The Federal Aviation Administration's special inspection of the nation's 327 airlines last spring found that, while 95 percent followed U.S. safety rules, the rest had problems and the FAA must improve surveillance of the industry.
The report of the 90-day inspection was released yesterday and comes amid renewed concern that the FAA is not equipped to keep pace with an industry changing rapidly since deregulation in 1978.
Some of the most serious problems among the 29 types of deficiencies found by the inspectors were that:
* Some airlines loaded and balanced planes unevenly, making them unstable in flight.
* Some flight crews did not record mechanical difficulties in their logs, meaning that a subsequent crew was unaware of them before takeoff and that mechanics did not know they needed to be fixed.
* Some crews were unfamiliar with the "minimum equipment list," an FAA compilation of all gadgets that must work properly before a flight is legal.
* Some mechanics were not properly trained to inspect planes for possible defects.
Deregulation has spawned many new airlines and new operating methods by veteran carriers and has given tremendous impetus to commuter airlines. These now provide the only scheduled flights to hundreds of small- and medium-sized communities.
The inspectors found that, "in those cases where there was an indication of a compliance problem," airlines involved were undergoing rapid expansion, contracting out many normal airline functions such as training and maintenance and experiencing financial difficulty or labor-management problems or both.
If those are characteristic of an airline's operation, the report said, that fact should trigger "increased FAA surveillance and increased efforts on the part of the air carrier to monitor compliance."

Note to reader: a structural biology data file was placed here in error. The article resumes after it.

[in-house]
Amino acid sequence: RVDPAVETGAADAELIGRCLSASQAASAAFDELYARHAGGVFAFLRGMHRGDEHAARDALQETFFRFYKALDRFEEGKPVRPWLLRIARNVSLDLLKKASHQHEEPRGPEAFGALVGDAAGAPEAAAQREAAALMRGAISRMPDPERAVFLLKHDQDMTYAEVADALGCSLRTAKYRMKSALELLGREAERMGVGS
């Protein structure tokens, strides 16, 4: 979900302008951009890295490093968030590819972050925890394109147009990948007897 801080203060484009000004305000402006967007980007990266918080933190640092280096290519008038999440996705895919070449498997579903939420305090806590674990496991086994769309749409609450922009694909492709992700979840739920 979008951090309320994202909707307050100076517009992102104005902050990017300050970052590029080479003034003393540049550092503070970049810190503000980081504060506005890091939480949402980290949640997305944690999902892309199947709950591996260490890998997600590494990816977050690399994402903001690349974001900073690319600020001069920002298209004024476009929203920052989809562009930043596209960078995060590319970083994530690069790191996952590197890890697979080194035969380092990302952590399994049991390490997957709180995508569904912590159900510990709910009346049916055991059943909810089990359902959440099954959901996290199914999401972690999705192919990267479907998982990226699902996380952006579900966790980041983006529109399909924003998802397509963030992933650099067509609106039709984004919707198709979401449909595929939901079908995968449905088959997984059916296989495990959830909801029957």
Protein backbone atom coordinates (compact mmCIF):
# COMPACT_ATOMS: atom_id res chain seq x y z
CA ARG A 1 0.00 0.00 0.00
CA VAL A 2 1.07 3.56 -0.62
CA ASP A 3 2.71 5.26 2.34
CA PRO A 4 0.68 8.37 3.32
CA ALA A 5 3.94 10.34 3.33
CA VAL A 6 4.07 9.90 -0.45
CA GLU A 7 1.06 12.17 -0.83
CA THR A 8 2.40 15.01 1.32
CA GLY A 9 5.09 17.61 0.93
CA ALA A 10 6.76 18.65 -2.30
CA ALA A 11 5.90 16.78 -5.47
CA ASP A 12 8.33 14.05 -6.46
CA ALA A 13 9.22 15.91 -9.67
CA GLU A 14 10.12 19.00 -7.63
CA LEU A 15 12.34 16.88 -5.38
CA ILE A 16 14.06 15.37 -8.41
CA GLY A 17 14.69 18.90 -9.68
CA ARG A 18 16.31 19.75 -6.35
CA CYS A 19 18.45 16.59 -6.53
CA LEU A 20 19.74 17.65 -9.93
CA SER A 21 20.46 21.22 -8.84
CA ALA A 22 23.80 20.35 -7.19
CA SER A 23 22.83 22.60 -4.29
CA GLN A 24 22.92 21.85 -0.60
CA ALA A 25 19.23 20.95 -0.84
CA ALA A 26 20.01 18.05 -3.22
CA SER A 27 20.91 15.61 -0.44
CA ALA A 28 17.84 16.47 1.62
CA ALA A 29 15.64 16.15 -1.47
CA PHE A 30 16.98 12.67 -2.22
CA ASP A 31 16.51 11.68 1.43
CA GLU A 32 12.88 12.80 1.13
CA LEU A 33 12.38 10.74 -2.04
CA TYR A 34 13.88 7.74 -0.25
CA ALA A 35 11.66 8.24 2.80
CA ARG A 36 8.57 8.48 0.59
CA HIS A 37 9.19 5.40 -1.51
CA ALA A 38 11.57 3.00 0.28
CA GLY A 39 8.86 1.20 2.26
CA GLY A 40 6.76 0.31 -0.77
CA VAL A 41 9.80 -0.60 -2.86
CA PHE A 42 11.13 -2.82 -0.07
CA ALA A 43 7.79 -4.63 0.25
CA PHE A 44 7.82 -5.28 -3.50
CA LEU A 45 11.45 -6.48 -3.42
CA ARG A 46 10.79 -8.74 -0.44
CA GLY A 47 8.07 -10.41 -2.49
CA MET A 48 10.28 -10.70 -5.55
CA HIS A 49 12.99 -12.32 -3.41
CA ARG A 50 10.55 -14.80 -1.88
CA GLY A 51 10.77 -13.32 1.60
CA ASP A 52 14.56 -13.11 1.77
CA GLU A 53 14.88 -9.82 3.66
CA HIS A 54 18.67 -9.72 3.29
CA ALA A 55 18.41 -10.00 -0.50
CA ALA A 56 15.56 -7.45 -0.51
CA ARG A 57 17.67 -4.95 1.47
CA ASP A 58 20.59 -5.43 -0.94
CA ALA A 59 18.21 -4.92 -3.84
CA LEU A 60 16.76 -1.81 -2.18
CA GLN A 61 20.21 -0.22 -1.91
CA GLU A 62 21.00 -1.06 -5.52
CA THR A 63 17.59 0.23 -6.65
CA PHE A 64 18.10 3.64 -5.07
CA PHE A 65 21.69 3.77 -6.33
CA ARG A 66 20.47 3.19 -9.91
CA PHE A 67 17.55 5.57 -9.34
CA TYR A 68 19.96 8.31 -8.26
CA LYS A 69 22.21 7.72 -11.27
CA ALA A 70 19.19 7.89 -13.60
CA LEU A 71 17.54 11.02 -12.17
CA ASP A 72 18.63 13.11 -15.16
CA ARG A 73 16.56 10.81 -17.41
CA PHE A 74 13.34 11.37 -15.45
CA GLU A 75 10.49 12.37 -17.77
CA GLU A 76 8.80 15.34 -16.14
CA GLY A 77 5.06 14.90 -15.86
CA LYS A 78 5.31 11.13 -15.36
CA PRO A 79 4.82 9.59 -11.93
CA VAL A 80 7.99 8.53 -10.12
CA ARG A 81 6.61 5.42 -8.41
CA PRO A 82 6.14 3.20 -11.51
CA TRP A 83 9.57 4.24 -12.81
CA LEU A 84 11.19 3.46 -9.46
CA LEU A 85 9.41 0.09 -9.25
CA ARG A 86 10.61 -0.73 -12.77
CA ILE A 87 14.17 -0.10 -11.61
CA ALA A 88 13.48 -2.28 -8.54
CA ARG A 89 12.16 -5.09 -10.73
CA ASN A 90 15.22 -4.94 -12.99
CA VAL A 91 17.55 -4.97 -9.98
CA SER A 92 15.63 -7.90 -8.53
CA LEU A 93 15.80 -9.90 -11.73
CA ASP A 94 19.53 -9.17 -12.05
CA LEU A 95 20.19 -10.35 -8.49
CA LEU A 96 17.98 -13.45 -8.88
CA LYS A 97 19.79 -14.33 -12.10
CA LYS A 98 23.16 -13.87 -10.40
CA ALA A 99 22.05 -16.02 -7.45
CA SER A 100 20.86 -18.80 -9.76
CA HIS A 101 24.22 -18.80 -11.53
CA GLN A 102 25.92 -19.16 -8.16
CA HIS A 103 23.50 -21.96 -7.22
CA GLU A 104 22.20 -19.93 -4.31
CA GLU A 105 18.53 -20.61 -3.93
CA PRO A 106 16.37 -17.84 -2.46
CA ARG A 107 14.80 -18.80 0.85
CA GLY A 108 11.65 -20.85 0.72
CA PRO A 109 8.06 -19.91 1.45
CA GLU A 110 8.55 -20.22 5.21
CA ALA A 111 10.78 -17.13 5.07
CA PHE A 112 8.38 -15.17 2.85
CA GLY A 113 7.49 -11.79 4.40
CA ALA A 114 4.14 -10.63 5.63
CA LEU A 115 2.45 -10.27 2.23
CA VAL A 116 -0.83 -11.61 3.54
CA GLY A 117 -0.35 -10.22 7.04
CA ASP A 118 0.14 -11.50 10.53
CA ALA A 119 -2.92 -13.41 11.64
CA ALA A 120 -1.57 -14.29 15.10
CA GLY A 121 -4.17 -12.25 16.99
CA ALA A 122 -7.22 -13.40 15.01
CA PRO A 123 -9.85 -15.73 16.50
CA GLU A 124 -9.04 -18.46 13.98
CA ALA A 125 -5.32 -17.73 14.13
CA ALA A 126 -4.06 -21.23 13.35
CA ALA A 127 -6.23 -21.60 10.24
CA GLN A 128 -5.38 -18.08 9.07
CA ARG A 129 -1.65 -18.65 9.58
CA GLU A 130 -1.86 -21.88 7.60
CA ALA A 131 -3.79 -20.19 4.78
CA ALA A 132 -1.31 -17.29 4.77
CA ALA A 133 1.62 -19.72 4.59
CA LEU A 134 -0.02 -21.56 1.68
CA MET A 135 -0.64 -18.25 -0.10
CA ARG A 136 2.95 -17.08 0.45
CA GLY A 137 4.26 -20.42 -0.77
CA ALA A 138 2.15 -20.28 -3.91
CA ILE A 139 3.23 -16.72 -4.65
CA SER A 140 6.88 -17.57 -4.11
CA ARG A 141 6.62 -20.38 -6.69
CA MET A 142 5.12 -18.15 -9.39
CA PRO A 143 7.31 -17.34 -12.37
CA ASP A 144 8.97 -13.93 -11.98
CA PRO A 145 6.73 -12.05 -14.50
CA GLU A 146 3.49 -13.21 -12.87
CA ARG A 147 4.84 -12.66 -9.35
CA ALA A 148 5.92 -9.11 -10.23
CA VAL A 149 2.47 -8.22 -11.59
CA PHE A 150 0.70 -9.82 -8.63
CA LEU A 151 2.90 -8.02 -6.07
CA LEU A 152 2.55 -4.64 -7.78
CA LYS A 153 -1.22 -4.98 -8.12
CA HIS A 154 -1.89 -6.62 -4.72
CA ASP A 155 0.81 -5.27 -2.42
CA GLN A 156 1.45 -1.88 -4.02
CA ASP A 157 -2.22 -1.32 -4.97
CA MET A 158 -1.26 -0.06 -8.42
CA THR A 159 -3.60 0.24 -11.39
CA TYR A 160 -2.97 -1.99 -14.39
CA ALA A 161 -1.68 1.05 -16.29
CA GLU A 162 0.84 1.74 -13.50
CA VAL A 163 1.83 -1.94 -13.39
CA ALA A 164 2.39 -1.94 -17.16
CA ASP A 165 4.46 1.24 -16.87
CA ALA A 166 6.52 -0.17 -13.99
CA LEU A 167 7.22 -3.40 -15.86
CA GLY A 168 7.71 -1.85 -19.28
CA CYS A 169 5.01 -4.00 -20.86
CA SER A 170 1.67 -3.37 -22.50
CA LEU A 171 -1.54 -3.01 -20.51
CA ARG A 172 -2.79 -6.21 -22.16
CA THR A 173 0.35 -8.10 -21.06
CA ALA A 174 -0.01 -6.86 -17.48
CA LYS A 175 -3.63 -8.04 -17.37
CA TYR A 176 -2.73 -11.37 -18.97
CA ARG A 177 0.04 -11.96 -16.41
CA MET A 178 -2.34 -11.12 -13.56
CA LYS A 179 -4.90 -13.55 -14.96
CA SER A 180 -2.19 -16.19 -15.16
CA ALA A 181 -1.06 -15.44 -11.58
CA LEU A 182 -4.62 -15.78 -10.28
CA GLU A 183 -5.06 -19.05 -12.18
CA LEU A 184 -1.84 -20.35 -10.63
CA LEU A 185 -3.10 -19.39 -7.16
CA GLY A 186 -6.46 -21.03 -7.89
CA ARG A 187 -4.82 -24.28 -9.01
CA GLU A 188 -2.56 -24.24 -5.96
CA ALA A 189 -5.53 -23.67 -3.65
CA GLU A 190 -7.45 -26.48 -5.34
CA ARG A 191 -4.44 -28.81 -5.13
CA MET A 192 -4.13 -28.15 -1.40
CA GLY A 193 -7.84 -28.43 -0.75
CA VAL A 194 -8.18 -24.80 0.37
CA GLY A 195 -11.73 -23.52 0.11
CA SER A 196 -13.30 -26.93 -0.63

Since deregulation, rapid route expansion by some airlines has been accompanied by a financial recession that saw the industry suffer its worst losses, major retrenchment in wages and several bankruptcies. These included such big names as Braniff, Continental and Air Florida, the last of which prospered in the early days of deregulation but overreached and perished.
Transportation Secretary Elizabeth Hanford Dole ordered what she called the "white-gloves" inspection after several disquieting incidents, most prominently the deaths of 10 persons in the crash near Carbondale, Ill., of an Air Illinois flight in October 1983. Investigators found that the expanding commuter airline had received casual FAA surveillance. Air Illinois is no longer operating. After its initial sweep, the FAA gave follow-up inspections to 42 airlines, 16 of which incurred disciplinary or administrative actions. The biggest names on that list are People Express,, Alaska and Northeastern.
The major People Express deficiency was described by FAA and People Express spokesmen as a record-keeping error indicating that 55 pilots had not received required training. All were sent back to school briefly because that was the quickest way to solve the problem.
Cited discrepancies have been corrected on airlines still flying, FAA Administrator Donald D. Engen said in an interview yesterday. One of those, American Central, was grounded by the FAA last Saturday for continued violations after follow-up inspections.
Engen said FAA inspectors have become much more aggressive as a result of what was learned. "A lot of water has gone over the dam since Air Illinois," he said. "We grounded or curtailed operations of 15 airlines in 1984, more than we've ever done before. I think that's indicative of the strong attitude we're taking."
He agreed that the report said as much about FAA weaknesses as about those of the airlines.
"We learned that we were inconsistent in our enforcement and application of policies" from region to region and that "there was an increased use of contracting-out by airlines for maintenance, training and operational support," he said. Engen said FAA officials have stressed in recent meetings with airline representatives that a contracting airline retains responsibility.
One airline that passed inspection was Provincetown-Boston, later grounded by the FAA for 15 days after a tipster told inspectors that records had been altered. "We cannot afford to have falsifications," Engen said, adding that the FAA will move harshly against them.
The FAA is pursuing civil-enforcement actions against several airlines for violations of safety regulations discovered during the inspection, the report said.